Wild draw a crowd

I pulled up to Worthington Arena at about 11:45 a.m. Thursday, fashionably late, of course. (That’s what I’m telling people, anyway. Obviously it couldn’t be because I had a hard time getting myself going. Couldn’t be.)
Anyway, as soon as I pulled up, I could tell there was a solid crowd on hand for the Minnesota Wild Summer Road Tour. Wild winger Matt Cooke, former team captain and current member of the FSN broadcast team Wes Walz, and TV analyst Mike Greenlay were in Worthington for an hour Thursday as part of the three-day tour around the state. Worthington and the surrounding area showed up to prove that the borders of the “State of Hockey” extend far beyond the Twin Cities metro and upper reaches of the state like Warroad and Eveleth.
The Wild representatives were set up at a table inside of the arena that would have been somewhat near center ice if the arena was frozen. Even halfway through the hour-long event, the line stretched to the south entrance of the building and, at one point, it looked as though there may be a few people standing outside. I’d guess that by the time I showed up, the line had probably dwindled down a little from what it was when the players arrived at 11:30. Although I don’t know what the turnout has been (Walz estimated they’ve had anywhere from 200-600 attendants throughout their stops), I’m guessing the show of people in Worthington was as good as anywhere else.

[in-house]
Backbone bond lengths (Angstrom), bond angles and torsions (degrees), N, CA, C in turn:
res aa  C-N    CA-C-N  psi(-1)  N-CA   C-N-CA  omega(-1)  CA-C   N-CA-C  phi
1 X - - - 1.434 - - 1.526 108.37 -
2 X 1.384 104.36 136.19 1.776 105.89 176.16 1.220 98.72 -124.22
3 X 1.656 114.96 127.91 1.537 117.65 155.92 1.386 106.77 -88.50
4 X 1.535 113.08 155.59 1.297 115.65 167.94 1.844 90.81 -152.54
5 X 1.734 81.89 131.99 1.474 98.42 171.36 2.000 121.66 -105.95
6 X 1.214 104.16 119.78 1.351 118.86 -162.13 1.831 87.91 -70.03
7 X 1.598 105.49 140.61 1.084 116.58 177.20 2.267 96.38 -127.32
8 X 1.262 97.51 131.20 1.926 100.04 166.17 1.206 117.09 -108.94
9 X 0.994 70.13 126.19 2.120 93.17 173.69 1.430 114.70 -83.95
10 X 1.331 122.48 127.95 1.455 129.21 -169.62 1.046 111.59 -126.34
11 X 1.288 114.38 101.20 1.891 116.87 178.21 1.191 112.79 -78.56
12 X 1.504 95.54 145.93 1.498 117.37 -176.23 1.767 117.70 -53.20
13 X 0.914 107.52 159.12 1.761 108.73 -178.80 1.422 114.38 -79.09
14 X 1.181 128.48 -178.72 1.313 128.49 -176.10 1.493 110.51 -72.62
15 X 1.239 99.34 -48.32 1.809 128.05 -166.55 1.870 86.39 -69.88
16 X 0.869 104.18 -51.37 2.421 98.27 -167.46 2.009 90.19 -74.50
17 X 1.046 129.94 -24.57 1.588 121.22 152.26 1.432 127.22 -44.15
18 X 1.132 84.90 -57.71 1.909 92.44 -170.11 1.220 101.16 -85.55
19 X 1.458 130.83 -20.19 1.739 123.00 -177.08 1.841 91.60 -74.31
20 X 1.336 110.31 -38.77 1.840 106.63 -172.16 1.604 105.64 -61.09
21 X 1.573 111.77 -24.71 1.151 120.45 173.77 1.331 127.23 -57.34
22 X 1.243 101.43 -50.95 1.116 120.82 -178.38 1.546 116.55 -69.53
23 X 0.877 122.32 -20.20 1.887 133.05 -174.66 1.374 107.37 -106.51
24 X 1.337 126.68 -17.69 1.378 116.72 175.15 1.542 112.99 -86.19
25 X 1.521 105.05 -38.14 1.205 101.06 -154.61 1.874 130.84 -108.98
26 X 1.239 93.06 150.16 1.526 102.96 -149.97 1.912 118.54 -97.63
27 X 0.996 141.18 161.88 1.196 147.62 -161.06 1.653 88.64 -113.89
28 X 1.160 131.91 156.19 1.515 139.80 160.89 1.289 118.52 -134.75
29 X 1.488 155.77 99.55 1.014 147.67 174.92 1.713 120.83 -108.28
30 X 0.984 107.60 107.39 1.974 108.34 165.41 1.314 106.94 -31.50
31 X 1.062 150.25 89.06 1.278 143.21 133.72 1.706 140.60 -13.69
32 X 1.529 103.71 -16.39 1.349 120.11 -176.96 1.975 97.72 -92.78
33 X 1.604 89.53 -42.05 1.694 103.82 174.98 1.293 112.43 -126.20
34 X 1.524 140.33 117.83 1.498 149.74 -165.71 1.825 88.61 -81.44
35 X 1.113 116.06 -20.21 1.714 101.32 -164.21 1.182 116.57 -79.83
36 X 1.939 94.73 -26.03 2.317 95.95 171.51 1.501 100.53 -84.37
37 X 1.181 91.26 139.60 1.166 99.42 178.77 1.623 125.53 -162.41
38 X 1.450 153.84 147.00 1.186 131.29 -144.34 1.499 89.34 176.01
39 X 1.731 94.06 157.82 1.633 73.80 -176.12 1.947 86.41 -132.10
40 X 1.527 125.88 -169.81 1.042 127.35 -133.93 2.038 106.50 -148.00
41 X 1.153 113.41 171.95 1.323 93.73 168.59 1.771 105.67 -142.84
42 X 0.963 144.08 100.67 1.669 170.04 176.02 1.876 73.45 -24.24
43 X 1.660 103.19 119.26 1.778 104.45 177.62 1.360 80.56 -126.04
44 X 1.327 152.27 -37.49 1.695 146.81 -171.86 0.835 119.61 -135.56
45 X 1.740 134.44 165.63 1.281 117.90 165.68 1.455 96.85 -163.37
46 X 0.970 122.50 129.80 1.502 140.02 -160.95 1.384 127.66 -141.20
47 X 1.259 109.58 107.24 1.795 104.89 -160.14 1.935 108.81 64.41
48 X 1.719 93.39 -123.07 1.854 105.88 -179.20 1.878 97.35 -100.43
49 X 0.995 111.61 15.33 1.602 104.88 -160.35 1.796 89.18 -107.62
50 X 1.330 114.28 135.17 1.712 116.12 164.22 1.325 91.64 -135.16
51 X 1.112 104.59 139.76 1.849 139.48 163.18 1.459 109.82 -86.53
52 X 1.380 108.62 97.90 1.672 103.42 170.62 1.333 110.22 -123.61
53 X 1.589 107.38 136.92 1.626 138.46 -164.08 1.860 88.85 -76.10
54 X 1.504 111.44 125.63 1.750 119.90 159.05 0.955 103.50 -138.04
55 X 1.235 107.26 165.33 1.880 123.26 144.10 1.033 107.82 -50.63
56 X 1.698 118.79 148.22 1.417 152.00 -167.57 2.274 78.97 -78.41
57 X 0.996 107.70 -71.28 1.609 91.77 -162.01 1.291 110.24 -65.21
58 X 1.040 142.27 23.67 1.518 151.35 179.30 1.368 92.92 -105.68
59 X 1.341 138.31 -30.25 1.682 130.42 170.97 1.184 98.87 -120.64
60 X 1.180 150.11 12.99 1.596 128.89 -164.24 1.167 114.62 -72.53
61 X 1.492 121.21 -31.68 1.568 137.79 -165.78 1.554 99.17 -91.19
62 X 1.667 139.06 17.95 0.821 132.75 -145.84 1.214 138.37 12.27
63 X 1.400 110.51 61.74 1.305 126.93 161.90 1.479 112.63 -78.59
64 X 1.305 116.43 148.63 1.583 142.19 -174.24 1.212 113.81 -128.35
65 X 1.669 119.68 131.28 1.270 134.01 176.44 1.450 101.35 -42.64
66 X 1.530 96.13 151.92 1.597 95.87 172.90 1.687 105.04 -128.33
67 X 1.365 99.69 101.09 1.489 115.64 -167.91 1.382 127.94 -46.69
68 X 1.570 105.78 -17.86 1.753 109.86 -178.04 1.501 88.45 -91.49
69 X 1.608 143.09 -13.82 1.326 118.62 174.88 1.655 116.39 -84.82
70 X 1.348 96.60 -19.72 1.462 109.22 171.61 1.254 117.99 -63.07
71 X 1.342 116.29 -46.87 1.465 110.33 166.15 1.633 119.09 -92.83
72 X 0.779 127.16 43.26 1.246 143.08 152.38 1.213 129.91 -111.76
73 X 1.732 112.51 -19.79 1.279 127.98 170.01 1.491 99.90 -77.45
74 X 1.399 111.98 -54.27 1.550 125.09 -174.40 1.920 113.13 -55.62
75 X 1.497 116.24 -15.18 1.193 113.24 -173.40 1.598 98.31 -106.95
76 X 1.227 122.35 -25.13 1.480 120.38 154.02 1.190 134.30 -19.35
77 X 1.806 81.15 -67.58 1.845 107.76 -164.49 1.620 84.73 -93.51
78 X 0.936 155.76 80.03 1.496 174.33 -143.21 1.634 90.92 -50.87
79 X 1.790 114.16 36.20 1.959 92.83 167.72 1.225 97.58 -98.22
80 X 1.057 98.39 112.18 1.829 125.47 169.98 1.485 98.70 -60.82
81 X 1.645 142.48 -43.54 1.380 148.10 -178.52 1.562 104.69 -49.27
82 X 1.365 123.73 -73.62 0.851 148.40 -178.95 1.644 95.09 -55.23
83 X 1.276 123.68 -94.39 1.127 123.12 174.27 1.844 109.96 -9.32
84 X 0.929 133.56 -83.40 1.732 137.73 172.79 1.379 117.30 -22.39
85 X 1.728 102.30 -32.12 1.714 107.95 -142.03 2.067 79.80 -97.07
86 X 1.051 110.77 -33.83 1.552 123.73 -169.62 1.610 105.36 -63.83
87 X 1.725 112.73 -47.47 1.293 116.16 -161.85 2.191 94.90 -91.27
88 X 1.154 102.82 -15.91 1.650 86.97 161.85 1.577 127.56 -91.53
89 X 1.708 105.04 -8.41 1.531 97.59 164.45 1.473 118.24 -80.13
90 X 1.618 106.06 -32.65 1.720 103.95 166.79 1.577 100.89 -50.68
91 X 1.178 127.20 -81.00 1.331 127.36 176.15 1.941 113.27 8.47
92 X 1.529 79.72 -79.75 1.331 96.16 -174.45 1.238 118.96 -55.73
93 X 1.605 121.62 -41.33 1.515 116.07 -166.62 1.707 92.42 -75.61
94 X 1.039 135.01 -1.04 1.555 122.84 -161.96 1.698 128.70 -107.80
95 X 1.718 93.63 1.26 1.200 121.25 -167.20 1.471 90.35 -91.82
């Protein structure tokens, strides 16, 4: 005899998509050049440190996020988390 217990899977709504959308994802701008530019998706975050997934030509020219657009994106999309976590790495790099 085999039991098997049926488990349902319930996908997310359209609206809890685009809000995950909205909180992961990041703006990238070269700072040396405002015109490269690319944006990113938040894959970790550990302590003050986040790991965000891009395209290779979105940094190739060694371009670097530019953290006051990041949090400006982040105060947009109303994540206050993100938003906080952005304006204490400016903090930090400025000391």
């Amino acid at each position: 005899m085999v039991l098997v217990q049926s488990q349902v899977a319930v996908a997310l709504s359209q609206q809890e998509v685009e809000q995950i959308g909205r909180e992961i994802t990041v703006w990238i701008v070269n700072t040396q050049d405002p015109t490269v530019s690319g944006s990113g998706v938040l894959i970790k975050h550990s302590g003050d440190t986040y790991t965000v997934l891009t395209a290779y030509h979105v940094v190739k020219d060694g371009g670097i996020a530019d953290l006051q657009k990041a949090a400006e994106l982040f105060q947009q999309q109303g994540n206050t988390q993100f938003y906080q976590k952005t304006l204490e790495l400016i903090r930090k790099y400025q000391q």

During these stops, fans have an opportunity to get autographs, have photos taken and, of course, have a chat (brief as it may be) with one of their Wild heroes. It’s much like the Twins Caravan that goes through the state every winter, just to give a frame of reference. Anyway, I think what these two teams (the Wild and the Twins) do for their fans is pretty special. After the autograph session, I had a chance for quick interviews with Walz and Cooke. Prior to joining the Wild, Cooke played for the Vancouver Canucks, Washington Capitals and Pittsburgh Penguins. He told me Minnesota is the first place he’s played that had such a thing. When I lived in Kansas, the Kansas City Royals did make a few trips to outstate Kansas and Missouri, but it didn’t seem to me like it was nearly as big as what the Wild and Twins do.
I was glad to see so many fans of all ages taking advantage of the opportunity. Getting to meet professional athletes isn’t an everyday occurrence and, although they’re really just normal people like you or I, even 28-year-old sports reporters can’t help but get a bit starstruck. I also couldn’t help but overhear the number of people thanking the players for coming to town (Minnesota Nice is a real thing, you guys). It was nice to see. Knowing what a busy schedule most of those guys have to live by, I always think taking time out for fans — without whom they wouldn’t be able to play hockey for a living — should be appreciated.
Hopefully the excellent show of support in Worthington will compel the Wild (and maybe the Twins?) to come back soon.

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